The fact that the RCSED catalog has attracted serious interest in the scientific community even during its assembly phase proves its great potential. During the last three years several external researchers were given the access to the catalog on request and, using RCSED data, published over a dozen of articles in professional peer-reviewed journals (Astrophysical Journal, Astronomy & Astrophysics, MNRAS). The catalog is the world largest homogeneous value-added dataset for nearby galaxies, containing information collected with ground-based and space telescopes. The unique research material for extragalactic astrophysics contained in RCSED will certainly help astrophysicists to achieve new interesting scientific results, some of which would probably qualify for publication in the interdisciplinary journals Science and Nature.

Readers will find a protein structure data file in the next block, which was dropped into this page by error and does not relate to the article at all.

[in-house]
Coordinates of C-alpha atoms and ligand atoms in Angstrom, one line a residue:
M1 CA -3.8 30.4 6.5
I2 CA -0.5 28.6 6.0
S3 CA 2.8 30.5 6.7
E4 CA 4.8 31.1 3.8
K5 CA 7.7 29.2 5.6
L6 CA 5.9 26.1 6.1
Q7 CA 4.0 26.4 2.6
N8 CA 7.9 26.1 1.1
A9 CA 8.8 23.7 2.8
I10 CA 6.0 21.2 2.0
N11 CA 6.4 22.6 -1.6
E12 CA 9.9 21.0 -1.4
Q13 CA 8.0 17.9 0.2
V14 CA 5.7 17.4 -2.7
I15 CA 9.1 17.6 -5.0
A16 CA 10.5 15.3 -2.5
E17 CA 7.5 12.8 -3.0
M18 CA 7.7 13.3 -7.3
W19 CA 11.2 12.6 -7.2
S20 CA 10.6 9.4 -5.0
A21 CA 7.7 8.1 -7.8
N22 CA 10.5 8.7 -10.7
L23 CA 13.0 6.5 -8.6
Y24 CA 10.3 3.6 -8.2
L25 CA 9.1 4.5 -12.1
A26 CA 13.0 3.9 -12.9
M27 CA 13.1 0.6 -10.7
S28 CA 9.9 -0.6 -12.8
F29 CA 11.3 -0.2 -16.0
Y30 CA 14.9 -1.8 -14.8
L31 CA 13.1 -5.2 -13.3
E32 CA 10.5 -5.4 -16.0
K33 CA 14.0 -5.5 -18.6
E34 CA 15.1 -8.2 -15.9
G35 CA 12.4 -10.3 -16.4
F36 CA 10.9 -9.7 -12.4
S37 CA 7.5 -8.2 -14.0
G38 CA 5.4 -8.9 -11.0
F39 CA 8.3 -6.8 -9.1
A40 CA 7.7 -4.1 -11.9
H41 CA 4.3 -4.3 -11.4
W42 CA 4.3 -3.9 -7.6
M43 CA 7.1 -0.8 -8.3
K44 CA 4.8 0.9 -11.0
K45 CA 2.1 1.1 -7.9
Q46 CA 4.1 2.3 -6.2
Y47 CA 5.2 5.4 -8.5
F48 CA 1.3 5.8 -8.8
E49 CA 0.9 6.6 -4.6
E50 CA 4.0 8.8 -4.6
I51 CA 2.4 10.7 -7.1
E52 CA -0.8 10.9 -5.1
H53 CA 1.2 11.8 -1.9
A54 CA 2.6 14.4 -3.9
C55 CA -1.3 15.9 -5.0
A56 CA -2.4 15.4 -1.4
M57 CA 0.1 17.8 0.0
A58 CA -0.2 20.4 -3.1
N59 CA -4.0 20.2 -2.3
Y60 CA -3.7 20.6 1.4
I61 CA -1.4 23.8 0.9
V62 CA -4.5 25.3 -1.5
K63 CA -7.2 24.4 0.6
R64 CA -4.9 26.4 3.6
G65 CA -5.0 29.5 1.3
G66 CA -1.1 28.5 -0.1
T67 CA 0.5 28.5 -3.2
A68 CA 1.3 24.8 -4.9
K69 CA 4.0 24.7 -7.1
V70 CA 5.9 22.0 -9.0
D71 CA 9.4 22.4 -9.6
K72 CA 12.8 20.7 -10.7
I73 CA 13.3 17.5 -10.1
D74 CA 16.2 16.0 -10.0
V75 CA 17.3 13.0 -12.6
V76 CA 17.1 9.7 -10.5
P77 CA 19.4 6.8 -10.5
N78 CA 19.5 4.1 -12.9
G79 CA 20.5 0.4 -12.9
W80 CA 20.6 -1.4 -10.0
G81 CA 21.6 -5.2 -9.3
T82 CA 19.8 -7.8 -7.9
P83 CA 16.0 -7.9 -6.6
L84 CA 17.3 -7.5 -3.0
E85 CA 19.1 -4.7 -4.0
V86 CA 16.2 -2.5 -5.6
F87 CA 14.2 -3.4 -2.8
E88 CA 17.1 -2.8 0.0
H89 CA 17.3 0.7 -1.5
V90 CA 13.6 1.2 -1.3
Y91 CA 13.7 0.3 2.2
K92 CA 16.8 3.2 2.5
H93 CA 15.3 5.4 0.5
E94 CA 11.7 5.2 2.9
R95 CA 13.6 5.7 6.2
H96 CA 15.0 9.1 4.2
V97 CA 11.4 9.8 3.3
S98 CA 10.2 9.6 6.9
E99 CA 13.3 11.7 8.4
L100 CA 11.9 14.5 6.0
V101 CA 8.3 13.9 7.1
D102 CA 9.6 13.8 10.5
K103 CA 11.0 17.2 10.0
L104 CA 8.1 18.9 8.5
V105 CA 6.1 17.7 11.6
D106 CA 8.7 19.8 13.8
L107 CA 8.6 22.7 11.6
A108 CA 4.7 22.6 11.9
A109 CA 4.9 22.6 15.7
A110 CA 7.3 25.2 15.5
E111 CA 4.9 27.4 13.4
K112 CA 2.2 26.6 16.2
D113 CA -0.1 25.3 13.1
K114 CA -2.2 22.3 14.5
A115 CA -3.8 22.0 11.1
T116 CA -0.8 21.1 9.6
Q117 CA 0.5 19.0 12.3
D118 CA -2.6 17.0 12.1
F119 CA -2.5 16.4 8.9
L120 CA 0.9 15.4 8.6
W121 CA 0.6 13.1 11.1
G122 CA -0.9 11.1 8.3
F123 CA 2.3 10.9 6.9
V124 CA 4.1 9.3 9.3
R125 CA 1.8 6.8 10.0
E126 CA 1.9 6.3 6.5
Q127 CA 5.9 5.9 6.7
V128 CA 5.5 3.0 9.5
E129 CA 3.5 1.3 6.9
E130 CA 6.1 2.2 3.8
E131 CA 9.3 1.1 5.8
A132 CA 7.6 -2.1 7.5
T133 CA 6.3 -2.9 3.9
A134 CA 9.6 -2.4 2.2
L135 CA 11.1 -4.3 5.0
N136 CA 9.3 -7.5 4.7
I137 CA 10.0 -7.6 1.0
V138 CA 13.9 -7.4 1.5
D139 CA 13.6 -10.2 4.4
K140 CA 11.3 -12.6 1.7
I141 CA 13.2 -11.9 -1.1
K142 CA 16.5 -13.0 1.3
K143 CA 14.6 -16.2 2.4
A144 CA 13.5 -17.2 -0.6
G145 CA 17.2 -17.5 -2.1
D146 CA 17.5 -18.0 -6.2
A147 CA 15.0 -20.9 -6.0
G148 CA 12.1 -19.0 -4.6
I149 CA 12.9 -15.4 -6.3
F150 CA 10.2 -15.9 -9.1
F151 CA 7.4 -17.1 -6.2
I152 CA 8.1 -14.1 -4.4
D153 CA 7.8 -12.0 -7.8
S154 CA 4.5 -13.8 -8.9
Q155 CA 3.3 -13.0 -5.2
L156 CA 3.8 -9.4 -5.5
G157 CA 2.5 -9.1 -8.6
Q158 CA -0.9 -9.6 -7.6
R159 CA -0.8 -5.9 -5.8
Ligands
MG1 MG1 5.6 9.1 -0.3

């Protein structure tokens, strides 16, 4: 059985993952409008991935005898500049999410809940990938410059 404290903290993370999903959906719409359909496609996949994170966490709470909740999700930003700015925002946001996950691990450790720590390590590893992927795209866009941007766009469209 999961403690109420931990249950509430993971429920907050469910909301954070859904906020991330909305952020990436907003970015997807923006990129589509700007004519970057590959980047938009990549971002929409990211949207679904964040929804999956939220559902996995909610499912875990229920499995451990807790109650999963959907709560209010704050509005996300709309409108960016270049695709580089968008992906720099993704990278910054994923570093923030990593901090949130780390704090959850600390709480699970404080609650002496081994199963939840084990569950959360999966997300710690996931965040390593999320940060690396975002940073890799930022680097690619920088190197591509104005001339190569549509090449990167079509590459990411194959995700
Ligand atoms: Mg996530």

RCSED expansion prospects: one million galaxies will be there soon.

    The current release of the RCSED catalog could have comprised a larger number of galaxies or contained extra bits of information about the currently included objects, but at this moment the scientists have decided to focus on well-characterized datasets, which are described in detail and have known advantages and disadvantages. However, taking into account the project importance for extragalactic astronomy and observational cosmology, the RCSED team is going to move forward and expand the catalog in the near future.

    There are two principal directions of further RCSED development: the galaxy sample expansion and incorporating new data for existing objects. The team considers a possibility to include near- and mid-infrared data from the WIS? satellite all-sky survey for the entire galaxy sample. However, this requires some additional methodical work in order to homogenize the data for galaxies at different redshifts.

    Moreover, it is possible to expand the principal galaxy sample by including spectra from the latest data release of the SDSS-III survey. This will turn 800,000 to 1.5 million objects.